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With abject apology for any offense committed against the intricate rules of this game, I venture to comment as a novice player. I draw on my long-unused knowledge of London arcana to call for a ruling on one player's use of a move to Balham. Noting the reference to the famous travelogue [pace, Peter Sellers], and being a somewhat rule-obsessed person, I thought it appropriate to to double check his reference. Voila!! The proper name of the place is "Balham - Gateway to the South." The first sentence of the travelogue is, ipso facto, a confirmation of its location outside the London Underground system, viz. "We enter Balham through the verdant grasslands of Battersea Park." It is thus obvious that one may enter Balham via -- and only via -- the grasslands, not via The Tube. This move is de facto suspect if not downright illegitimate.

I should point out that the phrase "Balham - Gateway to the South" predates Frank Muir and Denis Norden's sketch, made famous by Peter Sellers.

It was coined as an advertising slogan by Southern Railway, following the opening of the tube station in 1926, see Wikipedia.

Therefore is it quite legitimate to arrive at Balham by tube, provided you don't try to leave by Southern Railway.

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The Admin has received a report from this game - surely it was filed inadvertently, as he cannot imagine the ladies and gentlemen who play this (unfathomable to Yankees) sport would be anything other than very sporting! He therefore encourages you to proceed forthwith (since you are the only ones who know what is going on).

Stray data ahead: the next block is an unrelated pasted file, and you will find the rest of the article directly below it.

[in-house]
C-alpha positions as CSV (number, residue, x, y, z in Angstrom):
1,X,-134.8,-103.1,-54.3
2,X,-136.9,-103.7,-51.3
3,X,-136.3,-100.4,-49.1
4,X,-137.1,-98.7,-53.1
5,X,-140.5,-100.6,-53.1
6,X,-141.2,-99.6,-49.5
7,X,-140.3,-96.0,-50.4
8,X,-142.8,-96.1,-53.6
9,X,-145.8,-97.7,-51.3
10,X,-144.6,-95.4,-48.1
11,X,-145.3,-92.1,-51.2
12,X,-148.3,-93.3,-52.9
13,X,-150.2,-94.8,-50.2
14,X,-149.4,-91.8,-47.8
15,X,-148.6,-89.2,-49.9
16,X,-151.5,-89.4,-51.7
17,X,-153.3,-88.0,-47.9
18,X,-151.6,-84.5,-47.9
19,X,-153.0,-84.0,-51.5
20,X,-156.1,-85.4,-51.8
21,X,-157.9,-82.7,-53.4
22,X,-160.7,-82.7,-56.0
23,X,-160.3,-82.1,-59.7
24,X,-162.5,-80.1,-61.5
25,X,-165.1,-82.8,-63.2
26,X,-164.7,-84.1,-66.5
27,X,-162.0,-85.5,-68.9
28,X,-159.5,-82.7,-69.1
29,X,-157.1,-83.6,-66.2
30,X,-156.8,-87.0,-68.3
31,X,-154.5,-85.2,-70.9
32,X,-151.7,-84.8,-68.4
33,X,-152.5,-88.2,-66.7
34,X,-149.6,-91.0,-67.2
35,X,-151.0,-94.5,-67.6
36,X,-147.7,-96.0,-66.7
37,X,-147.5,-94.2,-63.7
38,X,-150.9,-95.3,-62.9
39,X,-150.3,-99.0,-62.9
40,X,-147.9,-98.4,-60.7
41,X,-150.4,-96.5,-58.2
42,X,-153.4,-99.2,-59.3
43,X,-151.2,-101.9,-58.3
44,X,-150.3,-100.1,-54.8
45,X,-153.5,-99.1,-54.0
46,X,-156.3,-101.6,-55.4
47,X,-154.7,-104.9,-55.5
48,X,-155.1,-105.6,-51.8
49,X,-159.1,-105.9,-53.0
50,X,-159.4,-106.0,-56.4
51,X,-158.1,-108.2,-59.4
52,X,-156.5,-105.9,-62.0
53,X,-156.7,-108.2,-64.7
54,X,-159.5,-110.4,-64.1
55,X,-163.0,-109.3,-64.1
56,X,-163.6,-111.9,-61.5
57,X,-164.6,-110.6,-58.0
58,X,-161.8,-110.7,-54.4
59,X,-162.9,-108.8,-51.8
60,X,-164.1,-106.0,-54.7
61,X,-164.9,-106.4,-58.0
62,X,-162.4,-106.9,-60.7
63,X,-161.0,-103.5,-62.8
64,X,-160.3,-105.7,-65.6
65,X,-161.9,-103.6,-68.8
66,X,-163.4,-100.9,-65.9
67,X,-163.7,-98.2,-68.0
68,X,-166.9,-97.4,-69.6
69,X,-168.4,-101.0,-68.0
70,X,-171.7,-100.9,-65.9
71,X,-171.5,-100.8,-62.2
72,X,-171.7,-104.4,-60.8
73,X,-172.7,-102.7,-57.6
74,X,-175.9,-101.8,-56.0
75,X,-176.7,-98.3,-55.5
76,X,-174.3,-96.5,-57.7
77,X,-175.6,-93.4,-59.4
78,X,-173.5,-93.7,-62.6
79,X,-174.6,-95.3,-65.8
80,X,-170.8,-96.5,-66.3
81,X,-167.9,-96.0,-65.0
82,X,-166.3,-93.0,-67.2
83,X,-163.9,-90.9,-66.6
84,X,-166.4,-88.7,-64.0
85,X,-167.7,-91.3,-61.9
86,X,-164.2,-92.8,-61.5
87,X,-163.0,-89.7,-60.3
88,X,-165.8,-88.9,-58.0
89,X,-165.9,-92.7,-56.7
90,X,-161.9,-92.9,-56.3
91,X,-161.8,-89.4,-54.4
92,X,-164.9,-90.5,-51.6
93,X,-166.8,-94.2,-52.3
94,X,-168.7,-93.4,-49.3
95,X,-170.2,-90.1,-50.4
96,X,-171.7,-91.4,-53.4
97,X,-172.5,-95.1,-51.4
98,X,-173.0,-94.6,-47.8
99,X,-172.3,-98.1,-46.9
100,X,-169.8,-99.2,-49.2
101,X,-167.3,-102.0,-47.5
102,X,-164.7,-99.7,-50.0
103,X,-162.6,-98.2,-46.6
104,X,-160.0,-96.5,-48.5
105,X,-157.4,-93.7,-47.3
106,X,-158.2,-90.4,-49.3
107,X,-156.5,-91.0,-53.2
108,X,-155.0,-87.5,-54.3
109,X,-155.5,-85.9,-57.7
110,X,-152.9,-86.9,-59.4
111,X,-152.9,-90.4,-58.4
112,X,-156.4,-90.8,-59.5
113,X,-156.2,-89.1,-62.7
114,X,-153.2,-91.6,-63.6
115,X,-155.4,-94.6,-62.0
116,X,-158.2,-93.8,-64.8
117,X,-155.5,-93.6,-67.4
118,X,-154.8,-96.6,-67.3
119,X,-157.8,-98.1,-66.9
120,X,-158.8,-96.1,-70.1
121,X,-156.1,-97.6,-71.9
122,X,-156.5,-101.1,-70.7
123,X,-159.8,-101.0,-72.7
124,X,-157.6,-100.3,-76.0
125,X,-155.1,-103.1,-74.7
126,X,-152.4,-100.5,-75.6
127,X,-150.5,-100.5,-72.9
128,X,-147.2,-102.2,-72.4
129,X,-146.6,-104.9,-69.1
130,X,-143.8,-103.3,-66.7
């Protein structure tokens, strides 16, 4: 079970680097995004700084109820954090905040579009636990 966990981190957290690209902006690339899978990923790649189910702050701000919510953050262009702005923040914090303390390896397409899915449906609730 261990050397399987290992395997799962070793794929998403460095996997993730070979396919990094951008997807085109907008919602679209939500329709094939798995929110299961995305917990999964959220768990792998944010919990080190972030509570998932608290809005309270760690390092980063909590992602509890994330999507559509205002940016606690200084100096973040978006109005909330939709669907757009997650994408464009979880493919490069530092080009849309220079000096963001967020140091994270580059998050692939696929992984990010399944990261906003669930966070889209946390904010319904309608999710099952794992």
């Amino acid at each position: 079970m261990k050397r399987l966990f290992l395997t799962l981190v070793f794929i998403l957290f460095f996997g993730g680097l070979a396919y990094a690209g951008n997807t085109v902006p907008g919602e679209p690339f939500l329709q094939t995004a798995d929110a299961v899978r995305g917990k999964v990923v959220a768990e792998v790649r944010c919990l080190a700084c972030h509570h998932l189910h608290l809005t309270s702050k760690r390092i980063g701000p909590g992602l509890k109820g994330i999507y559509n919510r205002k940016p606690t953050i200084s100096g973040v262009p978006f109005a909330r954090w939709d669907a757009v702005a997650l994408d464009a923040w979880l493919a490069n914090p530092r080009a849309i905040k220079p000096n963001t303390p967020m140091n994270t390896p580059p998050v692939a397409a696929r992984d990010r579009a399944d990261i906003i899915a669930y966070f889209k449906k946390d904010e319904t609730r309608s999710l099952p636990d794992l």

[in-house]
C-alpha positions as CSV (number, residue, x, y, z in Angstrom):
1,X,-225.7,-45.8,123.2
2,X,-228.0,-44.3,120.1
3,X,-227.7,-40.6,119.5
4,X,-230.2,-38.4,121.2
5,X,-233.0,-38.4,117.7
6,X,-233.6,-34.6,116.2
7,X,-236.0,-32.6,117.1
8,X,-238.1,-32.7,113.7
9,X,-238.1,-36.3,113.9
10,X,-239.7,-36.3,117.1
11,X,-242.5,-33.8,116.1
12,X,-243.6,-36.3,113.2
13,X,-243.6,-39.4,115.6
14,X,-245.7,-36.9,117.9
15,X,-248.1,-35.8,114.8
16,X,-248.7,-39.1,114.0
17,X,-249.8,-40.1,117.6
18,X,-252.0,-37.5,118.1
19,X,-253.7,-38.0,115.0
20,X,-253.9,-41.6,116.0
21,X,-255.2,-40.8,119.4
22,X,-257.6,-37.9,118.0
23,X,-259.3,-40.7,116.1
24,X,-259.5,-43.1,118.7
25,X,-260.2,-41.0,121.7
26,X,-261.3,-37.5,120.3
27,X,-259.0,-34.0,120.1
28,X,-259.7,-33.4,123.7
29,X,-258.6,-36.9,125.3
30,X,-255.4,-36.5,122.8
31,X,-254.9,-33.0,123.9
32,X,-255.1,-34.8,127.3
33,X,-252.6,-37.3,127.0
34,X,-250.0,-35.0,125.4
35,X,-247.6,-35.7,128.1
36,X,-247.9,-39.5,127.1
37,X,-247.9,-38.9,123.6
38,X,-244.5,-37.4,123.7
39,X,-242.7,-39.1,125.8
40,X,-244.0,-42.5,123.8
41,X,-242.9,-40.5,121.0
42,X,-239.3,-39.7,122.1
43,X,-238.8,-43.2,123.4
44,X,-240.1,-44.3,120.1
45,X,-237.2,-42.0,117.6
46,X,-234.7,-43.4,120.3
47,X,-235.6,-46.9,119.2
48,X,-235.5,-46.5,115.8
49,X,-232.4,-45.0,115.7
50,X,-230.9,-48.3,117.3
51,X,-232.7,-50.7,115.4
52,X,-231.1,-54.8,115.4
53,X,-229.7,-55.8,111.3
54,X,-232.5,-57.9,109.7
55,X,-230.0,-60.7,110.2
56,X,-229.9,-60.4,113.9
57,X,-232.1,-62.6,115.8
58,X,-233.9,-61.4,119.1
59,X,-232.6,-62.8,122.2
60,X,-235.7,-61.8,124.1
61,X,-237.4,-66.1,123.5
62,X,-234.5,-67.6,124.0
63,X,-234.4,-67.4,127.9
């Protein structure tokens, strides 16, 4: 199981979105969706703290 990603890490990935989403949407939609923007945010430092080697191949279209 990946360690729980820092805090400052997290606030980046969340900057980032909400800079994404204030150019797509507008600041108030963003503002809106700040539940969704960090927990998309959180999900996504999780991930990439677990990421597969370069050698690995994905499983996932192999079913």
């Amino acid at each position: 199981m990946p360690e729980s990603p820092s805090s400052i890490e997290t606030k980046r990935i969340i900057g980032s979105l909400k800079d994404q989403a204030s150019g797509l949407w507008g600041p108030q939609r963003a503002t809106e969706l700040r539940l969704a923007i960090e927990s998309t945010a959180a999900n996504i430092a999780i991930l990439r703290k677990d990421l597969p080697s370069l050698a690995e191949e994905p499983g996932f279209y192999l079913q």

A friend.

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I think everyone would be happy if I gave you a wild card - one of those pretty ones with a kitten doing something cute on it.

"Wild" card? It seems to me that such a card would be quite domestic.

 

 

 

Wild meaning peaceful just like bad meaning good. Sorry about that. Game jargon creeping in.

 

The Admin has received a report from this game - surely it was filed inadvertently, as he cannot imagine the ladies and gentlemen who play this (unfathomable to Yankees) sport would be anything other than very sporting! He therefore encourages you to proceed forthwith (since you are the only ones who know what is going on).

 

A friend.

 

I think a bit of forthwith proceeding would be desirable, ladies and gentlemen.

 

Chris

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Right away, esteemed chairman.

 

The only reasonable response to David's play of Uxbridge is to go directly to

 

Cockfosters

 

- a station at which it is quite legitimate to arrive by tube, and very difficult to leave by water-cannon.

 

(Historical side-note: for some years local residents campaigned for a more genteel pronunciation - think Bucket/bouquet - but taking out the first syllable altogether proved too much for those of a sensitive disposition)

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I think everyone would be happy if I gave you a wild card - one of those pretty ones with a kitten doing something cute on it.

"Wild" card? It seems to me that such a card would be quite domestic.

 

Wild meaning peaceful just like bad meaning good.

 

Ah, like our friend John.

Thanks for the clarification. (10 years on, I'm still very much a novice at MC.)

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The Admin has received a report from this game - surely it was filed inadvertently, as he cannot imagine the ladies and gentlemen who play this (unfathomable to Yankees) sport would be anything other than very sporting! He therefore encourages you to proceed forthwith (since you are the only ones who know what is going on).

 

A friend.

.